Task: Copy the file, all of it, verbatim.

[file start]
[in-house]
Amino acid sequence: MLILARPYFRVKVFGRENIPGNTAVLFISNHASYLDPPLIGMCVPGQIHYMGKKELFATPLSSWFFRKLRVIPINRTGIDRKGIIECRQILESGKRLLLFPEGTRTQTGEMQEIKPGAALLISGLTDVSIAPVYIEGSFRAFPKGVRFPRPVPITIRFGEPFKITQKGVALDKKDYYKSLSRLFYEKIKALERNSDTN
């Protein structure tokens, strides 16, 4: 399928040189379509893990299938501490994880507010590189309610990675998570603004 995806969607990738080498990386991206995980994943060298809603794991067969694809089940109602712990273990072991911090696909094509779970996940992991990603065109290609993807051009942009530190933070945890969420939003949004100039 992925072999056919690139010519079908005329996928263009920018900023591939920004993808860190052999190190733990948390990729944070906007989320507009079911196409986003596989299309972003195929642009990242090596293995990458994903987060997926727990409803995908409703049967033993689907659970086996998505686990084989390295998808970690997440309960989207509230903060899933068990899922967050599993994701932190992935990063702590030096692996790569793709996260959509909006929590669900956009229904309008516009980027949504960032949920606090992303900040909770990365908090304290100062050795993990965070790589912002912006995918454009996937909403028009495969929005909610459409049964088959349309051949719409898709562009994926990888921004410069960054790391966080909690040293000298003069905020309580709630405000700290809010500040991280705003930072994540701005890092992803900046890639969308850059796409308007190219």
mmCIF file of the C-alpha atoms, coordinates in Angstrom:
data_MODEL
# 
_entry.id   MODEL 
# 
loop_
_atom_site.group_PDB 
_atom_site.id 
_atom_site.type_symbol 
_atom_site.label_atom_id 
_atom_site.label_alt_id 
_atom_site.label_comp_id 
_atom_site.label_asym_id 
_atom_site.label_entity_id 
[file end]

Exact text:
[in-house]
Amino acid sequence: MLILARPYFRVKVFGRENIPGNTAVLFISNHASYLDPPLIGMCVPGQIHYMGKKELFATPLSSWFFRKLRVIPINRTGIDRKGIIECRQILESGKRLLLFPEGTRTQTGEMQEIKPGAALLISGLTDVSIAPVYIEGSFRAFPKGVRFPRPVPITIRFGEPFKITQKGVALDKKDYYKSLSRLFYEKIKALERNSDTN
């Protein structure tokens, strides 16, 4: 399928040189379509893990299938501490994880507010590189309610990675998570603004 995806969607990738080498990386991206995980994943060298809603794991067969694809089940109602712990273990072991911090696909094509779970996940992991990603065109290609993807051009942009530190933070945890969420939003949004100039 992925072999056919690139010519079908005329996928263009920018900023591939920004993808860190052999190190733990948390990729944070906007989320507009079911196409986003596989299309972003195929642009990242090596293995990458994903987060997926727990409803995908409703049967033993689907659970086996998505686990084989390295998808970690997440309960989207509230903060899933068990899922967050599993994701932190992935990063702590030096692996790569793709996260959509909006929590669900956009229904309008516009980027949504960032949920606090992303900040909770990365908090304290100062050795993990965070790589912002912006995918454009996937909403028009495969929005909610459409049964088959349309051949719409898709562009994926990888921004410069960054790391966080909690040293000298003069905020309580709630405000700290809010500040991280705003930072994540701005890092992803900046890639969308850059796409308007190219």
mmCIF file of the C-alpha atoms, coordinates in Angstrom:
data_MODEL
# 
_entry.id   MODEL 
# 
loop_
_atom_site.group_PDB 
_atom_site.id 
_atom_site.type_symbol 
_atom_site.label_atom_id 
_atom_site.label_alt_id 
_atom_site.label_comp_id 
_atom_site.label_asym_id 
_atom_site.label_entity_id 